This post comprises of my notes while reading Luca Cardelli’s 1985 Paper, Semantics of Multiple Inheritance. At the time of writing, a copy of this paper was available for free from ScienceDirect.
These notes are semi-structured, and are intended primarily for my own reflection.
Section 1 -
Cardelli draws a distinction between organizing data in a way “derived from standard branches of mathematics” versus in a way “dervi[ed] from biology and taxonomy”, i.e. Object Oriented programming.
“The notions of inheritance and object-oriented programming first appeared in Simula 67 (Dahl, 1966)”
In OO, “functions and procedures are considered as local actions of objects, as opposed to global operations acting over objects”.
At the time of writing, “the definition of what makes a language object-oriented is still controversial”, but “An examination… suggests that inheritance is the only notion critically associated with [OOP]”
Here’s a statement that excites me:
The aim of this paper is to present a clean semantics of multiple inheritance and to show that, in the context of strongly typed, statically scoped languages, a sound typechecking algorithm exists. Multiple inheritance is also interpreted in a broad sense: instead of being limited to objects, it is extended in a natural way to union types and to higher-order functional types. This constitutes a semantic basis for the unification of functional and object-oriented programming.
Section 2 - Objects as Records
The paper lays out that there are “two … interpretations of objects”. One is “objects as records”; “objects as essentially records with possibly functional components”. Record is only defined in section 3, a “finite association of values to labels”.
The second interpretation “derives from lisp”; an object “if a function which receives a message and dispatches on the message to select the appropriate method”.
“Records can be represented as functions from labels (messages) to values”, however, to say that “objects are functions” is misleading, because we must qualify that “objects are functions over messages”.
Section 3 - Records
The bit at the end of page 5 (in the PDF I looked at, i.e. of the paper, not labeled as page 5) about how typed functions can invert subtype direction is quite interesting.
To get intuitive subtype inclusion, we must define types as “set[s] of all records which have at least the required number of fields of the correct types”. That is, if we define car as having 3 fields, and vehicle as having 2, then for car to be a vehicle we have to use the “at least” rule.
Multiple inheritance in the sense of “and” - as in a thing is a “vehicle and machine” means that the object in question has the required fields of the union of the two types.
Section 4 - Variants
The beginning of this section refers to a “disjoint sum”, This made sense to me after reading this page on chaos.org.uk and this explanation of Disjoint Union from Wikipedia. I believe that a ‘disjoint sum’ is just an element in the disjoint union of the two sets in question.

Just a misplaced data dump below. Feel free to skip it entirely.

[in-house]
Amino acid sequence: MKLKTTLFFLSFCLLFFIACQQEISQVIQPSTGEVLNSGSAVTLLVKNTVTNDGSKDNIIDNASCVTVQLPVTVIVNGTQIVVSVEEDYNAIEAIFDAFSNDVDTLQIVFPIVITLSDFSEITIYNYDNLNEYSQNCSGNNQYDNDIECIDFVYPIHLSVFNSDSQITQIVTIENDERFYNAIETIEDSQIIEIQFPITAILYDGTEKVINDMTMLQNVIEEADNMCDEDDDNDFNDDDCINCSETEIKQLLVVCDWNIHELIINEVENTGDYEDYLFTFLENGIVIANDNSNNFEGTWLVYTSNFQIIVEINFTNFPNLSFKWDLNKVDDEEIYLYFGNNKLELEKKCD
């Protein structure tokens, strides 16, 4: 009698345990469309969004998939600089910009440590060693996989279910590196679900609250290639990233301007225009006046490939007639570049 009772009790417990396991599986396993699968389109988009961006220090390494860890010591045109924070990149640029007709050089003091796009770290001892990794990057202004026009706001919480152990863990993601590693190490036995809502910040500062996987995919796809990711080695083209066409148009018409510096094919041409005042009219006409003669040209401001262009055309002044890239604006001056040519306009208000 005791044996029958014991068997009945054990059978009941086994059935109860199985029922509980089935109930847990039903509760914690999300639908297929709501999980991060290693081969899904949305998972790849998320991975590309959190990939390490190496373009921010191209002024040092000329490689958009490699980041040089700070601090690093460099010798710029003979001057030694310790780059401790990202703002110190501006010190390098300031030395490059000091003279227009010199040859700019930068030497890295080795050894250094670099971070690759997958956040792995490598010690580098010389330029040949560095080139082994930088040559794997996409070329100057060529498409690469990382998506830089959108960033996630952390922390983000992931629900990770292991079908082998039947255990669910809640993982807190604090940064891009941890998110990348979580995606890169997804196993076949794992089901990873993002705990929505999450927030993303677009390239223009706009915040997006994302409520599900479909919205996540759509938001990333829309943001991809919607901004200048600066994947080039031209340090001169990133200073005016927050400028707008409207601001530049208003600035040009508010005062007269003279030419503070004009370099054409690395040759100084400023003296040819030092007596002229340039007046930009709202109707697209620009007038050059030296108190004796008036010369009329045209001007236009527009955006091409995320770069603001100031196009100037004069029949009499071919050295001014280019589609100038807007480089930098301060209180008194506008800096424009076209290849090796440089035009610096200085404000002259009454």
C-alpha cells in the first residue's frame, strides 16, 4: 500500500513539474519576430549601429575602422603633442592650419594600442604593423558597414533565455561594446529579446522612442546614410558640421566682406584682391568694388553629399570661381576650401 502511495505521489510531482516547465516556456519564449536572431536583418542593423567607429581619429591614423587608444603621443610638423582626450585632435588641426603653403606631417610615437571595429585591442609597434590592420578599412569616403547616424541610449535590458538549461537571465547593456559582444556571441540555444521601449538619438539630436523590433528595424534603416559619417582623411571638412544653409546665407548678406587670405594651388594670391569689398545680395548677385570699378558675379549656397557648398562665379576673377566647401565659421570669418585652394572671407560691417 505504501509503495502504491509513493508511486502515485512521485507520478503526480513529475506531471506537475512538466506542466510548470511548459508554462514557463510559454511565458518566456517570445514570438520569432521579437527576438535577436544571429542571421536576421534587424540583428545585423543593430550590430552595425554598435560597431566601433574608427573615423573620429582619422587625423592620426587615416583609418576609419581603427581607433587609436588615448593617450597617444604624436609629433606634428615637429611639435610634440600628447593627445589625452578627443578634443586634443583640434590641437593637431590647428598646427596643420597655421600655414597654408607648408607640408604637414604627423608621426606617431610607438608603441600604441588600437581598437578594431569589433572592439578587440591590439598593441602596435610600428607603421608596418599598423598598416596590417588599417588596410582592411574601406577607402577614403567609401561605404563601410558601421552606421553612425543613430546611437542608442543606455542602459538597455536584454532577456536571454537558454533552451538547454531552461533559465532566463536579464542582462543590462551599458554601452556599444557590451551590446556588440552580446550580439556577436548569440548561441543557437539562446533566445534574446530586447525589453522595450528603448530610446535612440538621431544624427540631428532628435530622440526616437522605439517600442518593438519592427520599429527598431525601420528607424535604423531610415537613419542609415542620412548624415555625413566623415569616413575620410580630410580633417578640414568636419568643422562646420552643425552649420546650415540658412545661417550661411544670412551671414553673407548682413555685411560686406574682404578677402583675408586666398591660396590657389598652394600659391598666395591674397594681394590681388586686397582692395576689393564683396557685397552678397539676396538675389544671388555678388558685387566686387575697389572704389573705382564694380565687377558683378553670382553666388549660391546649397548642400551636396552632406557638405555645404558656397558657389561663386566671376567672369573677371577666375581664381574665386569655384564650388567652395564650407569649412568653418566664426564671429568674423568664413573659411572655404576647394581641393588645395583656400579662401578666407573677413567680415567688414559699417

The trivial type, whose only defined constant is the constant ‘unity’, is called the ‘unit’ type.
An enumeration is a “variant type where all fields have unit type"variant
The rest of this section seems to just lay out that variant types have subtype operators basically the way one would hope and expect.
Section 5 - Inheritance Idioms
The first comment in this section is interesting - it shows that inheritance, as defined so far in the paper, is an implication of definitions, and need not be declared explicitly.
- “Typechecking provides compile-time protection against obvious bugs”
There is a paragraph: “The subtype relation only holds on types, and there is no similar relation on objects. Thus we cannot model directly the subobject relation used by, for example, Omega (Attardi, 1981), where we could define the class of gasoline cars as the cars with fuel equal to "gasoline.” This sounds like the author is talking about “dependent types” as used on the wikipedia page for dependent types.
The next paragraph after that introduces a solution by defining a set of fuel types and then defining “gasoline_car” as a subtype of “car”. My gut is that this sort of compile-time-versus-runtime type-checking (and type-definition?) distinction is related, at some level, to the “code versus data” issue that Lisp (partially?) addresses through homoiconicity.
Interesting note, in that “constructor” is “a vague term indicating that, in an implementation, computation can be temporarily suspended thereby avoiding some looping situations”. This makes me wonder; how does object initialization (construction) work in Ruby?
Possibly to be continued
[Note 2018-05-06] The paper has another 7 sections or so, but I put down and temporarily abandoned process back in December of 2017. I decided to publish these notes anyway, again, mostly for my own reflection and reference.